Investigation of heart-specific spatio-temporal distribution is important to assess its potential cardiovascular side effects. MALDI MSI and LC-MS/MS measurements of TCC reveal a similar trend of tetrandrine in heart (Figure 2). Previous studies showed that the half-life (t1/2) of tetrandrine in blood and heart was generally similar after i.v. administration, and rapidly excreted from heart [38]. In Figure 7A, the most abundant drug was distributed in the apex region at 10 min and 30 min time points. Similarly, we performed LC-MS/MS analysis of homogenates of different parts of heart tissues (Figure 7B) and MALDI imaging at 100 μm (Figure S7) to confirm the heterogeneous distribution of tetrandrine in heart. Samples collected at 10 min after drug administration were selected as representative tissue samples for validation. Results of LC-MS/MS analysis were consistent with MALDI imaging. That is, the relative amount of tetrandrine was significantly higher at the apex region compared to the rest of heart regions. Additionally, the ion images obtained at 400 µm (Figure 7A) and 100 μm (Figure S7) show a similar distribution pattern, confirming the heterogeneous distribution pattern of tetrandrine in heart tissues. Tetrandrine has been demonstrated as an ion channel blocker with high binding affinity to calcium channels (Ca2+) [52]. Previous studies demonstrated that CaV1.2 was expressed in both the atria and ventricles of rat heart, however, the CaV1.2 message is more abundant in ventricle than in atria [53]. Therefore, heterogeneous distribution of tetrandrine in rat heart visualized by MALDI MS imaging may be correlated with the tissue-specific distribution of calcium channels. Additionally, although heart can be a potential tetrandrine targeting organ, the compound might require chemical structure modification to improve the bioavailability and enhance the effect of the drug with a single dose.

 Figure 7 

(A) MALDI MS imaging analysis of the tetrandrine distribution in heart tissues after i.v. administration. H&E staining of tissue sections obtained at different time points (top) and MALDI images represent the spatio-temporal distribution of tetrandrine across heart tissue sections (bottom). (B) Comparison of tetrandrine in heart tissues between the Seg 1 and 2 quantified using LC-MS/MS. The results were expressed as the mean ± SD from three independent animals. Student's t-test was used for comparing two groups. *, significantly different between two groups at p < 0.05; **, p < 0.01 and ***, p < 0.001; n.s. as no significant difference between two groups.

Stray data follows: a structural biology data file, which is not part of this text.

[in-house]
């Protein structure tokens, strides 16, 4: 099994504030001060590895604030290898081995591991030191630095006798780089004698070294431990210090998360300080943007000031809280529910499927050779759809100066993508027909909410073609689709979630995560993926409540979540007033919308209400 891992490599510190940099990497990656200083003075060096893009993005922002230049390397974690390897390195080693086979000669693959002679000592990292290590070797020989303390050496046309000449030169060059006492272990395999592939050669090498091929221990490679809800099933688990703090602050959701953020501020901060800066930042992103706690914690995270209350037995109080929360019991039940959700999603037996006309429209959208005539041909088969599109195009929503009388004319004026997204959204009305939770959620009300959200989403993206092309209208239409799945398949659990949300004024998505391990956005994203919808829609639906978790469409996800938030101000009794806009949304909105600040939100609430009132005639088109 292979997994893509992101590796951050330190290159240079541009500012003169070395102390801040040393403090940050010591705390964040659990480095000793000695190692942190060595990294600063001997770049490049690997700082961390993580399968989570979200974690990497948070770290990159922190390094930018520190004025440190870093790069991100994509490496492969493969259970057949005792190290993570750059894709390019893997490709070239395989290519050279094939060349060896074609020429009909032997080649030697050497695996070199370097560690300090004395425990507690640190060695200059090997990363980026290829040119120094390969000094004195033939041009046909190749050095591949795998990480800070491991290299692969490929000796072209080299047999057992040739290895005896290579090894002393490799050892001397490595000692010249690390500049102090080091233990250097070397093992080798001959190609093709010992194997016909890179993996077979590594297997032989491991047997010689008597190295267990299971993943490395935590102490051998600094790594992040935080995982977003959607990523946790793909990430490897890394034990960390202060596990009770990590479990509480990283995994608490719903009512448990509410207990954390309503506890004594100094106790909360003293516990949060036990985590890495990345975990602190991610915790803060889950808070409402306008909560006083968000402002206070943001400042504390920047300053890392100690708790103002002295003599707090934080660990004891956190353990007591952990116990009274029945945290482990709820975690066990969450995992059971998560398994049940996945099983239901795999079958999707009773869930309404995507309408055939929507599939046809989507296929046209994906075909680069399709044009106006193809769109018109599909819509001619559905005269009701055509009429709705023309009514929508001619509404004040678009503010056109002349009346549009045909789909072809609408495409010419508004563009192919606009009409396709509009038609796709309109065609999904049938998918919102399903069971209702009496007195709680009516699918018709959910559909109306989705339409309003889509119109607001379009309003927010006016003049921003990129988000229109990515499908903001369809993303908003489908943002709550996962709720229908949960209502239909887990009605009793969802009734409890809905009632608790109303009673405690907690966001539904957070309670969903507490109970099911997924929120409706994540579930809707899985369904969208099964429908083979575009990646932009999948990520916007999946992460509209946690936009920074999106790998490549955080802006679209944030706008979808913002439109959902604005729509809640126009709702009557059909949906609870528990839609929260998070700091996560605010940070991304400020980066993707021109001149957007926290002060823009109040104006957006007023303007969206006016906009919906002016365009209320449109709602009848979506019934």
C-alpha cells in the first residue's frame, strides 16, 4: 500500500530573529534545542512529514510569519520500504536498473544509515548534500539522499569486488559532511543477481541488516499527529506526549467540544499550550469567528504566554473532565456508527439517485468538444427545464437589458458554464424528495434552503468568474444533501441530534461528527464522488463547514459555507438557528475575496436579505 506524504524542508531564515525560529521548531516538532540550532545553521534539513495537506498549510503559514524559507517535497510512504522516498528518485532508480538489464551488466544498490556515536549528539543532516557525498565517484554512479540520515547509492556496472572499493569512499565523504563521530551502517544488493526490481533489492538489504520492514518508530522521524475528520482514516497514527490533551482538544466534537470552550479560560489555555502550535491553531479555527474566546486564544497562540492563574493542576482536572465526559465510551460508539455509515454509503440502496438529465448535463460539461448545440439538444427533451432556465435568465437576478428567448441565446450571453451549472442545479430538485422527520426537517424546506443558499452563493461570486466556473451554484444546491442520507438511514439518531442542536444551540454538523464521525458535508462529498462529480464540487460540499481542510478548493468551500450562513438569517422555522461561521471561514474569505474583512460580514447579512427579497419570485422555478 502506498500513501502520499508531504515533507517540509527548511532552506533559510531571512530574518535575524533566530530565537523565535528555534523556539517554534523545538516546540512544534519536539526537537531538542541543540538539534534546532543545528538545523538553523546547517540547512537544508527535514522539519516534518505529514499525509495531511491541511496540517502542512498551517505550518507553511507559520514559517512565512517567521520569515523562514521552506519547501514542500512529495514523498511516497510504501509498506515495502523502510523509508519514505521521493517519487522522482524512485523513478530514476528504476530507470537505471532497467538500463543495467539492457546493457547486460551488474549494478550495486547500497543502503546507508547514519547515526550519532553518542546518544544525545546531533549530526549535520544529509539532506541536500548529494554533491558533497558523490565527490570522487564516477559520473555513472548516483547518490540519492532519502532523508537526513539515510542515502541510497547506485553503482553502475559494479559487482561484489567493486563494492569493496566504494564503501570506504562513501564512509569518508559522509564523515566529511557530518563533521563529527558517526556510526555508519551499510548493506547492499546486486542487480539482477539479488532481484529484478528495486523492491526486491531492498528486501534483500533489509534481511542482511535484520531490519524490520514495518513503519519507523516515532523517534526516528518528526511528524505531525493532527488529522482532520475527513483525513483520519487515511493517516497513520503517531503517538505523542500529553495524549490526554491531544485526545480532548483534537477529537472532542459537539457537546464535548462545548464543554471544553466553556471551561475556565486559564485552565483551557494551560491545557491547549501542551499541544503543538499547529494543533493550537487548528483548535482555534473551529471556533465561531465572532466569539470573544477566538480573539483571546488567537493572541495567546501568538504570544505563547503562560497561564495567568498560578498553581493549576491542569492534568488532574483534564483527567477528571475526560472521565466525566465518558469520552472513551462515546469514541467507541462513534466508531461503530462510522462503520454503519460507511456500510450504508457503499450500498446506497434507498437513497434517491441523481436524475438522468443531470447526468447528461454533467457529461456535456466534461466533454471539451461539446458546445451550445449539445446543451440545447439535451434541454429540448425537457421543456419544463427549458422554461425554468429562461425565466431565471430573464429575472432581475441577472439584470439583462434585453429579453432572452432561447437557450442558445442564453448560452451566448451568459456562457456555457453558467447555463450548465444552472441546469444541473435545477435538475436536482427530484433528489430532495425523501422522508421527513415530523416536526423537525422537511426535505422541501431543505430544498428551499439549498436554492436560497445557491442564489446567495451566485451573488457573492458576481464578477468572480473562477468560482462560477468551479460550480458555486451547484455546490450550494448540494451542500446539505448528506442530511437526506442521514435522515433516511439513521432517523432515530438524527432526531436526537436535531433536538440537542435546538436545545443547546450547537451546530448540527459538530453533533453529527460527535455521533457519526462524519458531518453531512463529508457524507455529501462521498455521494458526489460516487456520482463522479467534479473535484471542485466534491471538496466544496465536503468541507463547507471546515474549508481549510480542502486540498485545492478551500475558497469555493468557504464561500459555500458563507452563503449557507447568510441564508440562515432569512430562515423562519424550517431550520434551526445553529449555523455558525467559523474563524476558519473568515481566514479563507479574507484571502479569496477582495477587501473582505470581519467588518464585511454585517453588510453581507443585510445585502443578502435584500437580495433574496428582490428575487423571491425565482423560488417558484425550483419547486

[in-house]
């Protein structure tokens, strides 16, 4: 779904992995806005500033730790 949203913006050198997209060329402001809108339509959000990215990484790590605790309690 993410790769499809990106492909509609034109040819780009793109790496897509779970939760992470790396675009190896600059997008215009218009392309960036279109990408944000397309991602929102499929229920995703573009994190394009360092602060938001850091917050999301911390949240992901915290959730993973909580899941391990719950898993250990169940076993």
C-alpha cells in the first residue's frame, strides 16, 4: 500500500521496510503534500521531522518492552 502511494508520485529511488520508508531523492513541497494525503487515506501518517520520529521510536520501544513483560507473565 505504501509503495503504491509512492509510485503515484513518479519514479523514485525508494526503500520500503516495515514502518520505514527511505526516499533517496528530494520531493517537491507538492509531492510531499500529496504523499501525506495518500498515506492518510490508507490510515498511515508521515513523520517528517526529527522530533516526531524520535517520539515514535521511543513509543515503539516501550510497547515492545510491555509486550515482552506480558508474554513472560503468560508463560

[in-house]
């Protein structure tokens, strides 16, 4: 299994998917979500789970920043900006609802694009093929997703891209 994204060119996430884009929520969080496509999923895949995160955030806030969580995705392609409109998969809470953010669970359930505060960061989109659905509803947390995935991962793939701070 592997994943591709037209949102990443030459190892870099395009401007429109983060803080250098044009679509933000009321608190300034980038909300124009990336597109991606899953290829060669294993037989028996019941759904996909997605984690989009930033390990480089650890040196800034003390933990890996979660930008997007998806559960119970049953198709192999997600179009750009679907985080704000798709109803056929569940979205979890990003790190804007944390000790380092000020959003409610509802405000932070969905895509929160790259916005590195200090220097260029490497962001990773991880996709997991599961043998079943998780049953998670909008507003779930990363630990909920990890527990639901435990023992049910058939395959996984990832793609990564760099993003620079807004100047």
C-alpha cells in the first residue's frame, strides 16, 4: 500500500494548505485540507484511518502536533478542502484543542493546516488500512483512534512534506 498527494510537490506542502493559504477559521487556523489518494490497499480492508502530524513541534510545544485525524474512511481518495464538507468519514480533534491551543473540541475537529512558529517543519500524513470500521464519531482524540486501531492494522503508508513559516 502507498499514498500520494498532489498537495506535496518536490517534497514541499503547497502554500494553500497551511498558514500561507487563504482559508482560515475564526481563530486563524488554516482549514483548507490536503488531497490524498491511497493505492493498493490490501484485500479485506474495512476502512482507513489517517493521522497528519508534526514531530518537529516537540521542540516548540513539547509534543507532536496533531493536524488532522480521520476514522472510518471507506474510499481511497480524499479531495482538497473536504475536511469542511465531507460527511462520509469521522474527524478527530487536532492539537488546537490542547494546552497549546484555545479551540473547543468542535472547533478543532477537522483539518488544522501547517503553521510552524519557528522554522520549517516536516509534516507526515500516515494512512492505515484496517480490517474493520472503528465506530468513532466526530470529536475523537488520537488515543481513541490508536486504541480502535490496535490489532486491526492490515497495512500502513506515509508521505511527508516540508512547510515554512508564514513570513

Theranostics Image (Click on the image to enlarge.)

Conclusions

Many pharmacological properties of tetrandrine have been extensively investigated, whereas spatio-temporal distribution of tetrandrine is seldom interrogated. In this study, tetrandrine was quantitatively imaged in multiple rat organs with MALDI MS imaging. Normalizing drug ion signal against an appropriate internal standard is a straightforward method to compensate for ion suppression, matrix effects, and variances in tissue morphology. Furthermore, the developed quantitative MSI results were validated by quantitative LC-MS/MS, which showed a strong correlation between measurements from two methods.

Plasma levels of the drug and its metabolites often provide discrepant information on drug exposure at target organs and are not always sufficient for accurate interpretation and understanding of drug penetration, accumulation and elimination from organs. In this work, only lung and heart TCC show a similar trend as measured blood TCC. Therefore, the spatially resolved drug quantitation acquired by MALDI MSI in lung, liver, kidney, spleen, and heart can provide significant information complementary to that acquired by traditional LC-MS/MS of tissue homogenates and WBA methods. With MSI results we can investigate further how tetrandrine exert its desired activity in target tissues and possibly overcome the shortcomings of tetrandrine such as poor bioavailability by chemical structure modifications, and enhance the effectiveness for the treatment of silicosis, hypertension, inflammation and lung cancer.

Abbreviations

MALDI MSI: matrix-assisted laser desorption/ ionization mass spectrometry imaging; LC-MS/MS: liquid chromatography coupled with tandem mass spectrometry; WBA: whole-body autoradiography; PK: pharmacokinetics; PD: pharmacodynamics; ADME: adsorption, distribution, metabolism, and elimination; DHB: 2,5-dihydroxybenzoic acid; CHCA: α-cyano-4-hydroxycinnamic acid; i.v.: intravenous; IS: internal standard; ITO: indium tin oxide; ROI: region of interest; LLOQ: lower limit of quantification; TCC: time-concentration curve; t1/2: half-life; Tmax: time of maximum concentration; 3D: three-dimension.

Supplementary Material

Attachment

Supplementary figures and table.

Acknowledgements

This work was supported by the National Natural Science Foundation of China (No. 81773873, No. 81773887 and No. 81421005) and the 111 Project (No. B16046). The content is solely the responsibility of the authors and does not necessarily represent the official views of the funding agencies.

Competing Interests

The authors have declared that no competing interest exists.

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Author contact

Corresponding address Corresponding authors: E-mail: liping2004com (P. Li), binliedu.cn (B. Li), China Pharmaceutical University, Nanjing, 210009, China. Phone: +86 (025) 83271382


Received 2018-10-4
Accepted 2018-12-22
Published 2019-1-25